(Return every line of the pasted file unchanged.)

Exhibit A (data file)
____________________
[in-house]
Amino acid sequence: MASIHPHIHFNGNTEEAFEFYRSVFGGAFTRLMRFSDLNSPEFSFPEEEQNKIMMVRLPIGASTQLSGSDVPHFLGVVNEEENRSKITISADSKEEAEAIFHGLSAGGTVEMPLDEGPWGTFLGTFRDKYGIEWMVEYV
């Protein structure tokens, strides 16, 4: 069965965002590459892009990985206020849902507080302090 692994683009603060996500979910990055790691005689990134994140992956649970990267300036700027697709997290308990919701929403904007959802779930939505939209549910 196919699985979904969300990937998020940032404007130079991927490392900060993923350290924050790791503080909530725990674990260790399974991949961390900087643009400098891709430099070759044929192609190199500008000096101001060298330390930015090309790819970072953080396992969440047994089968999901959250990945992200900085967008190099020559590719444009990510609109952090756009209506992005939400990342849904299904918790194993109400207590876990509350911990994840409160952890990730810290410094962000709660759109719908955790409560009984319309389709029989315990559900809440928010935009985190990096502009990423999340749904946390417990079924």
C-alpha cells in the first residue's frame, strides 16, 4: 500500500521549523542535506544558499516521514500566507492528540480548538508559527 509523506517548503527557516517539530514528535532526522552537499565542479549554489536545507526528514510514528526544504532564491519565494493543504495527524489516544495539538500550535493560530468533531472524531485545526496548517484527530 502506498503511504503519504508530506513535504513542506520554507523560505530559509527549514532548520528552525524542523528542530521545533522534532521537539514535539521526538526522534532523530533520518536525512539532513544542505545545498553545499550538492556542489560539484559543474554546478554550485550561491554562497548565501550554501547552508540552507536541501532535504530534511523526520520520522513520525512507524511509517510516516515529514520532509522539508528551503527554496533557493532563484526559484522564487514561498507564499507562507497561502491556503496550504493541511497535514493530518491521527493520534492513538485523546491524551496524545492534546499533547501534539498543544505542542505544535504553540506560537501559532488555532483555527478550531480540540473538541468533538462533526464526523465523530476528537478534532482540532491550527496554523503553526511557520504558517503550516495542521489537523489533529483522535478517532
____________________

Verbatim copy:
[in-house]
Amino acid sequence: MASIHPHIHFNGNTEEAFEFYRSVFGGAFTRLMRFSDLNSPEFSFPEEEQNKIMMVRLPIGASTQLSGSDVPHFLGVVNEEENRSKITISADSKEEAEAIFHGLSAGGTVEMPLDEGPWGTFLGTFRDKYGIEWMVEYV
């Protein structure tokens, strides 16, 4: 069965965002590459892009990985206020849902507080302090 692994683009603060996500979910990055790691005689990134994140992956649970990267300036700027697709997290308990919701929403904007959802779930939505939209549910 196919699985979904969300990937998020940032404007130079991927490392900060993923350290924050790791503080909530725990674990260790399974991949961390900087643009400098891709430099070759044929192609190199500008000096101001060298330390930015090309790819970072953080396992969440047994089968999901959250990945992200900085967008190099020559590719444009990510609109952090756009209506992005939400990342849904299904918790194993109400207590876990509350911990994840409160952890990730810290410094962000709660759109719908955790409560009984319309389709029989315990559900809440928010935009985190990096502009990423999340749904946390417990079924």
C-alpha cells in the first residue's frame, strides 16, 4: 500500500521549523542535506544558499516521514500566507492528540480548538508559527 509523506517548503527557516517539530514528535532526522552537499565542479549554489536545507526528514510514528526544504532564491519565494493543504495527524489516544495539538500550535493560530468533531472524531485545526496548517484527530 502506498503511504503519504508530506513535504513542506520554507523560505530559509527549514532548520528552525524542523528542530521545533522534532521537539514535539521526538526522534532523530533520518536525512539532513544542505545545498553545499550538492556542489560539484559543474554546478554550485550561491554562497548565501550554501547552508540552507536541501532535504530534511523526520520520522513520525512507524511509517510516516515529514520532509522539508528551503527554496533557493532563484526559484522564487514561498507564499507562507497561502491556503496550504493541511497535514493530518491521527493520534492513538485523546491524551496524545492534546499533547501534539498543544505542542505544535504553540506560537501559532488555532483555527478550531480540540473538541468533538462533526464526523465523530476528537478534532482540532491550527496554523503553526511557520504558517503550516495542521489537523489533529483522535478517532